Back in the spring, we were pleased to assist with an international team project to produce an online exhibition of Printed British Pottery and Porcelain. Through much trial and error on our part, we photographed our vast collection of Enoch Wood Grapevine Border Series for the exhibition. Photography is not something we score high marks on, but luckily, the grapevine border series has wonderful shades of blue and scenes that masked our feeble attempts.
Transferware is one of our passions, as is history. We were honored to be a part of this team effort where our passions combined. This exhibition does a great job of explaining the importance of this specialized industry to Great Britain. If you are interested in printed pottery, we recommend you take a look at the website.
Here is the official press release and a link to the exhibition.
A new online exhibition of Printed British Pottery and Porcelain was launched on October 17, 2014, during a special day-long visit to the Winterthur Museum as part of the Transferware Collectors Club annual meeting. The exhibit, a joint project of the Northern Ceramic Society and the Transferware Collectors Club, relates the remarkable story of the production of printed pottery and porcelain in Great Britain from 1750 to 1900. Designed for the enjoyment of a broad audience from the ceramic novice to the advanced collector and researcher of printed British wares, the exhibition introduces visitors to all aspects of Great Britain’s proud and vibrant industry.
Visitors to the site are invited to travel through the history of printed pottery and porcelain, learn about the factories that produced it, explore the various methods used to print designs on wares and view the more than 1,000 items carefully selected for the exhibition catalog. The site’s exhibition curators have endeavored to select items that represent all methods of printing used by a wide variety of factories producing printed ceramics: Included are examples of overglaze and underglaze printing–both bat and hot-press printed– in single, multi- color printed, as well as printed and painted items. A wide variety of shapes including rare and unique items are presented. Items selected for the exhibition were provided by individual contributors and auctioneers as well as museums including Winterthur.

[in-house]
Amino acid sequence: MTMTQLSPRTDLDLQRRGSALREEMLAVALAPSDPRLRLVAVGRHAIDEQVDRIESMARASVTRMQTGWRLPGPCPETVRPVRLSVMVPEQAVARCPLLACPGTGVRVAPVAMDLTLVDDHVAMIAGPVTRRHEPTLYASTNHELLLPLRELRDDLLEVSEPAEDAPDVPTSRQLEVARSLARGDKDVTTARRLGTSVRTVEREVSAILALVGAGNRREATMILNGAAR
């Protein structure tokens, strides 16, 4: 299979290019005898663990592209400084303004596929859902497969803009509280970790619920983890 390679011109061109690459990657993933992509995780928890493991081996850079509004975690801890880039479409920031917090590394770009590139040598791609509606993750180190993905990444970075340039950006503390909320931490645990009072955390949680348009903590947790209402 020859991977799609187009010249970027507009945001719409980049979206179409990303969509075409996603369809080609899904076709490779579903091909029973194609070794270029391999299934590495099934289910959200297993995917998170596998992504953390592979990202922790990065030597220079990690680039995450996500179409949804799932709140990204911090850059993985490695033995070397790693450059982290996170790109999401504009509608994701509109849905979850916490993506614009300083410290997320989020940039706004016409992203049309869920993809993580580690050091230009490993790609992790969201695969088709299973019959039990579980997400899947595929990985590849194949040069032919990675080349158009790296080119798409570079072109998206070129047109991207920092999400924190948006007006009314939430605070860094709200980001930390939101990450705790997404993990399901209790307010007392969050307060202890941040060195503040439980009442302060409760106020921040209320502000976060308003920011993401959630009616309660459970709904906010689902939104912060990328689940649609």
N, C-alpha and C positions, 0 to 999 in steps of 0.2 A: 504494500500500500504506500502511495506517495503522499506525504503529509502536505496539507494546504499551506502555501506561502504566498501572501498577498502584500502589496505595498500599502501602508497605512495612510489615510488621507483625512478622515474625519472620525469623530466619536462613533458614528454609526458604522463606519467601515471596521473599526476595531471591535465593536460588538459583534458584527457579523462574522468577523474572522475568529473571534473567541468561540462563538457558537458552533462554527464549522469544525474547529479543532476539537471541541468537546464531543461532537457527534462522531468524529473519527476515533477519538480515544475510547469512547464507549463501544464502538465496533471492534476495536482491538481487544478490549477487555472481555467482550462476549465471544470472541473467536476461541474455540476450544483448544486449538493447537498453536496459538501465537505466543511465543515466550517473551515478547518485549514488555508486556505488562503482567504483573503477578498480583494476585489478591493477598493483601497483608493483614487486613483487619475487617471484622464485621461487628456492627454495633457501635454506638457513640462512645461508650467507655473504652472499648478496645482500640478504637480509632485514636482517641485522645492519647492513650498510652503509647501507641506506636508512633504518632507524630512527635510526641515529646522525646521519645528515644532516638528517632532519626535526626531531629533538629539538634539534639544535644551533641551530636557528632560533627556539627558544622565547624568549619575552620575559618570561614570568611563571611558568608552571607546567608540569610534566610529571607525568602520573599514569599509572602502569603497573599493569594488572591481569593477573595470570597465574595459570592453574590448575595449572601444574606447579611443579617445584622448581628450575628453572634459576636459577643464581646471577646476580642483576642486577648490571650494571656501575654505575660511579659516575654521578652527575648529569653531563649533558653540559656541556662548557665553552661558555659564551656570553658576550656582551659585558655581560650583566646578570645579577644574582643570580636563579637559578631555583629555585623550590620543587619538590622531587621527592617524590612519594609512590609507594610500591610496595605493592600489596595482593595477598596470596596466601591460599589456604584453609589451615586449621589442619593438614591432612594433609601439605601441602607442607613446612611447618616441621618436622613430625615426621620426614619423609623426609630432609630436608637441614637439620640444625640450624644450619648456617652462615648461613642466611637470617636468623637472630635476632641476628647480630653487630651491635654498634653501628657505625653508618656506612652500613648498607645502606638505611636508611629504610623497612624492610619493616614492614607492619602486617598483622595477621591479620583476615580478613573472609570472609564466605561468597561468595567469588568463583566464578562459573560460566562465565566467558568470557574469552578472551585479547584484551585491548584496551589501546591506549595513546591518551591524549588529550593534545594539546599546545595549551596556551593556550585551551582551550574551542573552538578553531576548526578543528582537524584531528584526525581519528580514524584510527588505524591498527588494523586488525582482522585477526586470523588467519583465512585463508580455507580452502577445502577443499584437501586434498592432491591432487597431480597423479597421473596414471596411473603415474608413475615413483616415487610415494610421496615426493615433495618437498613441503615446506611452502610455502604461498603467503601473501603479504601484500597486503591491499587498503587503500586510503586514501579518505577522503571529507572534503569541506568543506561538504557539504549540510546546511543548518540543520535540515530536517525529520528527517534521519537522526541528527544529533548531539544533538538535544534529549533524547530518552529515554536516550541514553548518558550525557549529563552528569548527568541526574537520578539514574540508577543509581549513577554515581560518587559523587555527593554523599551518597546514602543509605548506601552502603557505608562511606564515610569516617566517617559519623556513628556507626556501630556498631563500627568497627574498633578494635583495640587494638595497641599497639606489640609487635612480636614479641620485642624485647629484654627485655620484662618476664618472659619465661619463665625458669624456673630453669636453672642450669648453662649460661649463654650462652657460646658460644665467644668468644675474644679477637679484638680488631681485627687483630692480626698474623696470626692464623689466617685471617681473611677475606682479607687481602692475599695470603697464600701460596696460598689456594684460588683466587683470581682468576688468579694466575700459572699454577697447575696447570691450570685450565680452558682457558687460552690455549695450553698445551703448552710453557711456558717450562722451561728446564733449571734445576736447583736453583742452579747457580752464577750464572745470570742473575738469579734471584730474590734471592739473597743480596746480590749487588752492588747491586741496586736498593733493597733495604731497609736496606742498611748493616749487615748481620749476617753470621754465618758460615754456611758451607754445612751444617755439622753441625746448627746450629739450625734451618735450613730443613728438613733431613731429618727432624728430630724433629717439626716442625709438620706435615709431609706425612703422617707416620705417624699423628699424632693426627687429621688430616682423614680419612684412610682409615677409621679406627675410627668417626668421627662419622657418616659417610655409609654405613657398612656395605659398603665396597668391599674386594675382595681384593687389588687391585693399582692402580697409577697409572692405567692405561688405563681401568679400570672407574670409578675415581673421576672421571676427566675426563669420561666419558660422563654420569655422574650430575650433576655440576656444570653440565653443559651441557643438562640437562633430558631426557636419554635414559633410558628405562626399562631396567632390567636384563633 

The new exhibition follows the success of two other online exhibitions— spodeceramics.com, presenting the history and products of the first Spode factory, co-developed with the Winterthur Museum, the Potteries Museum and the Transferware Collectors Club (TCC), and a second, americanhistoricalstaffordshire.com, featuring English pottery made between 1818 and 1835 decorated with American themed dark blue transfer prints, co- sponsored by the Winterthur Museum, Historic New England and the TCC.
These exhibitions showcase the benefits of organizations with similar interests, from both sides of the Atlantic, that are willing to commit funding and the efforts of many volunteers to create a meaningful and educational experience for people interested in printed pottery and porcelain. As with the previous online exhibitions, Printed British Pottery and Porcelain will welcome visitors from around the world 24 hours a day, 7 days a week.
Visit the exhibition at www.printedbritishpotteryandporcelain.com